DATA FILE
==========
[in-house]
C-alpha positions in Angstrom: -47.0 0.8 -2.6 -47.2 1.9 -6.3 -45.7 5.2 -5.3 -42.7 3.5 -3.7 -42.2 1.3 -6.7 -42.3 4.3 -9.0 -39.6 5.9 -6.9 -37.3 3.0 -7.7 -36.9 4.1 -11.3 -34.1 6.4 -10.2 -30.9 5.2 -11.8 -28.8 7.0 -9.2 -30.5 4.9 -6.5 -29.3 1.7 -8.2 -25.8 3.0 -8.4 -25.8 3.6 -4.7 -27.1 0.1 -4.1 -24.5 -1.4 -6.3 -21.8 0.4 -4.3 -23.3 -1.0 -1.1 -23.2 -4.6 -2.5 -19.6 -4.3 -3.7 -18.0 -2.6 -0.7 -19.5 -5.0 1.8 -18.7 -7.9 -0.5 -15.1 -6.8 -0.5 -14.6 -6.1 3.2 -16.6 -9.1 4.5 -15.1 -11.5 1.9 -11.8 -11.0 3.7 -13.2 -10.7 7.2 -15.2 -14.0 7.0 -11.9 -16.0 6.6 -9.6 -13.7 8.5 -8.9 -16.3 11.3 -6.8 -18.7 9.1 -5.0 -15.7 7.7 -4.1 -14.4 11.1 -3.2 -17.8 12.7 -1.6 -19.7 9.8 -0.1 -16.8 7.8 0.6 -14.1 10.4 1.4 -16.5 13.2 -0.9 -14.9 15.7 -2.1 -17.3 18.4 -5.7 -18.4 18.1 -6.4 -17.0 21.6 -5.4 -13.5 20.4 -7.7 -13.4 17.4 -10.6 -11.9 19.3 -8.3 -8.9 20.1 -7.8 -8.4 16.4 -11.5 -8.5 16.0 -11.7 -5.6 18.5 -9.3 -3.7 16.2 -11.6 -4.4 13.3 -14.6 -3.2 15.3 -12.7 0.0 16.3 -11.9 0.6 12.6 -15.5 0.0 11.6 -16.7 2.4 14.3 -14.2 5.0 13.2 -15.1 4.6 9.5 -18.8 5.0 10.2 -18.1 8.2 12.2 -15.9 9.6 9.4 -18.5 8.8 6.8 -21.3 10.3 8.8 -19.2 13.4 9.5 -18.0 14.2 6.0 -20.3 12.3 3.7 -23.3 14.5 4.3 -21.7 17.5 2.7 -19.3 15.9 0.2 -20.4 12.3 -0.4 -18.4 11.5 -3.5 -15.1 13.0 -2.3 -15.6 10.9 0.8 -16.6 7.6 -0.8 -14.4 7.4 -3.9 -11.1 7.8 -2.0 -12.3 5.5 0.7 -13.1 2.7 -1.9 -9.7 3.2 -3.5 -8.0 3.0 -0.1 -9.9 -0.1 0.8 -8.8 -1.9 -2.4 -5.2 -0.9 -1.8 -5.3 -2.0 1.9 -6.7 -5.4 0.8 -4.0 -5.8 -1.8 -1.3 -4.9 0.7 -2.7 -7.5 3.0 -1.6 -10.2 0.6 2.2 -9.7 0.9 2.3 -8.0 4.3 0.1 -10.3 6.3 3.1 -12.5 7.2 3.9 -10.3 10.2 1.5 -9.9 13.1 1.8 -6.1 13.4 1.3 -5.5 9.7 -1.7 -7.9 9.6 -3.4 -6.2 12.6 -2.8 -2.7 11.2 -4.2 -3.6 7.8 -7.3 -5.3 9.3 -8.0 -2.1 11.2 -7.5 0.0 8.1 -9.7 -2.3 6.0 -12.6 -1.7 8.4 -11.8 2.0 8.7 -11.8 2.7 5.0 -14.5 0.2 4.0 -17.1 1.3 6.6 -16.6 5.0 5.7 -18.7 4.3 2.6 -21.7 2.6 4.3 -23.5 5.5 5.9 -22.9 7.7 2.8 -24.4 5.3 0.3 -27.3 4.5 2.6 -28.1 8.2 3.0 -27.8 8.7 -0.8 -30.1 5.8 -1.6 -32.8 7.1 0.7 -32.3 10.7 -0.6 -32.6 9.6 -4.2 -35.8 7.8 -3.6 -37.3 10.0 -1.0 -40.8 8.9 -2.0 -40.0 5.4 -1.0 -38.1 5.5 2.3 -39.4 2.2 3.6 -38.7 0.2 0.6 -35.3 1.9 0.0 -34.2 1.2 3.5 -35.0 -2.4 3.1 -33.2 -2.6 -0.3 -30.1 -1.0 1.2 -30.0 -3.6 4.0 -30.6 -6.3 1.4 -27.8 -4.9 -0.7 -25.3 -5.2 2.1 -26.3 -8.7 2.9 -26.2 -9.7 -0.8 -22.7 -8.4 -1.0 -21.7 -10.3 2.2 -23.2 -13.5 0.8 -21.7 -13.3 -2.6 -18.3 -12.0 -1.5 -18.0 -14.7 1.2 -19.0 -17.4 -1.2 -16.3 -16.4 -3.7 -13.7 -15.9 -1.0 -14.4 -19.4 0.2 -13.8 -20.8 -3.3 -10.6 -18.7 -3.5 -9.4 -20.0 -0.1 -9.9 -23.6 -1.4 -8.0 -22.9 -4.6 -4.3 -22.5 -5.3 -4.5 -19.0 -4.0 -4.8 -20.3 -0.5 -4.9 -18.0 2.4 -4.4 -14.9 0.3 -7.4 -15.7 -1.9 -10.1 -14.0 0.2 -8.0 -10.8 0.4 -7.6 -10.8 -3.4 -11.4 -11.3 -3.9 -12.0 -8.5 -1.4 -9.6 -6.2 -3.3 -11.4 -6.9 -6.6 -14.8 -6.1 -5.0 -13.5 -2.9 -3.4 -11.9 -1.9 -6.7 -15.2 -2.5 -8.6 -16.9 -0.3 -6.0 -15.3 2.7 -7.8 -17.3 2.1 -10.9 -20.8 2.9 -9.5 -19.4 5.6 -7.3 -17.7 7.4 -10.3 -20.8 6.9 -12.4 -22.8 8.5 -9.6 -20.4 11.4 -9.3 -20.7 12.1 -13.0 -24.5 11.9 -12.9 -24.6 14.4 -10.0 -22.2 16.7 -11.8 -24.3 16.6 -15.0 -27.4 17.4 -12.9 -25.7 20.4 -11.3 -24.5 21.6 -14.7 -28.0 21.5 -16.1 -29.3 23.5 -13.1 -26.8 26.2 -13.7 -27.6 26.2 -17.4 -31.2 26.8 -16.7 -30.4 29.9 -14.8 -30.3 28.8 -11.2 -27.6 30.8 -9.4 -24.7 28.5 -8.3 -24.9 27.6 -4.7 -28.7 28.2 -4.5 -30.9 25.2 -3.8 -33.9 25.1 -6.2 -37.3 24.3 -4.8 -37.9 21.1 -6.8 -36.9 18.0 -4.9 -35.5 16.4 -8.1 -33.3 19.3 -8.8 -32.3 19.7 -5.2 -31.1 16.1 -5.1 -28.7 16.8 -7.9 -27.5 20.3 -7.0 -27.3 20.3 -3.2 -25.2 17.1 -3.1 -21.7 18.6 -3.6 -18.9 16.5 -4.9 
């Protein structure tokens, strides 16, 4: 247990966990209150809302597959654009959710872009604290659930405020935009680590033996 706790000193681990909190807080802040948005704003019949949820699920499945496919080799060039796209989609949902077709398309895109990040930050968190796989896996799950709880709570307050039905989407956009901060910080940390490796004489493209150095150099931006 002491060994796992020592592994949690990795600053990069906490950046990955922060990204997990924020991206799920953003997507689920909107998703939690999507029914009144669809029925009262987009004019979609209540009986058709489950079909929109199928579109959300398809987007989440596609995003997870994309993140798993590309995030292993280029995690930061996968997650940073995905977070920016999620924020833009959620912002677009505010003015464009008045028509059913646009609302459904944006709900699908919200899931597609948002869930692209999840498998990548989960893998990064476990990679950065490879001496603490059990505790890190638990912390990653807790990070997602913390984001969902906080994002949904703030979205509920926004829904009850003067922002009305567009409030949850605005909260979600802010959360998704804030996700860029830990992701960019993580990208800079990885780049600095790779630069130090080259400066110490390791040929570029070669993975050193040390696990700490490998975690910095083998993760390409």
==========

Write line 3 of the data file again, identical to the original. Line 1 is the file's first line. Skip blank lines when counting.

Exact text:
């Protein structure tokens, strides 16, 4: 247990966990209150809302597959654009959710872009604290659930405020935009680590033996 706790000193681990909190807080802040948005704003019949949820699920499945496919080799060039796209989609949902077709398309895109990040930050968190796989896996799950709880709570307050039905989407956009901060910080940390490796004489493209150095150099931006 002491060994796992020592592994949690990795600053990069906490950046990955922060990204997990924020991206799920953003997507689920909107998703939690999507029914009144669809029925009262987009004019979609209540009986058709489950079909929109199928579109959300398809987007989440596609995003997870994309993140798993590309995030292993280029995690930061996968997650940073995905977070920016999620924020833009959620912002677009505010003015464009008045028509059913646009609302459904944006709900699908919200899931597609948002869930692209999840498998990548989960893998990064476990990679950065490879001496603490059990505790890190638990912390990653807790990070997602913390984001969902906080994002949904703030979205509920926004829904009850003067922002009305567009409030949850605005909260979600802010959360998704804030996700860029830990992701960019993580990208800079990885780049600095790779630069130090080259400066110490390791040929570029070669993975050193040390696990700490490998975690910095083998993760390409």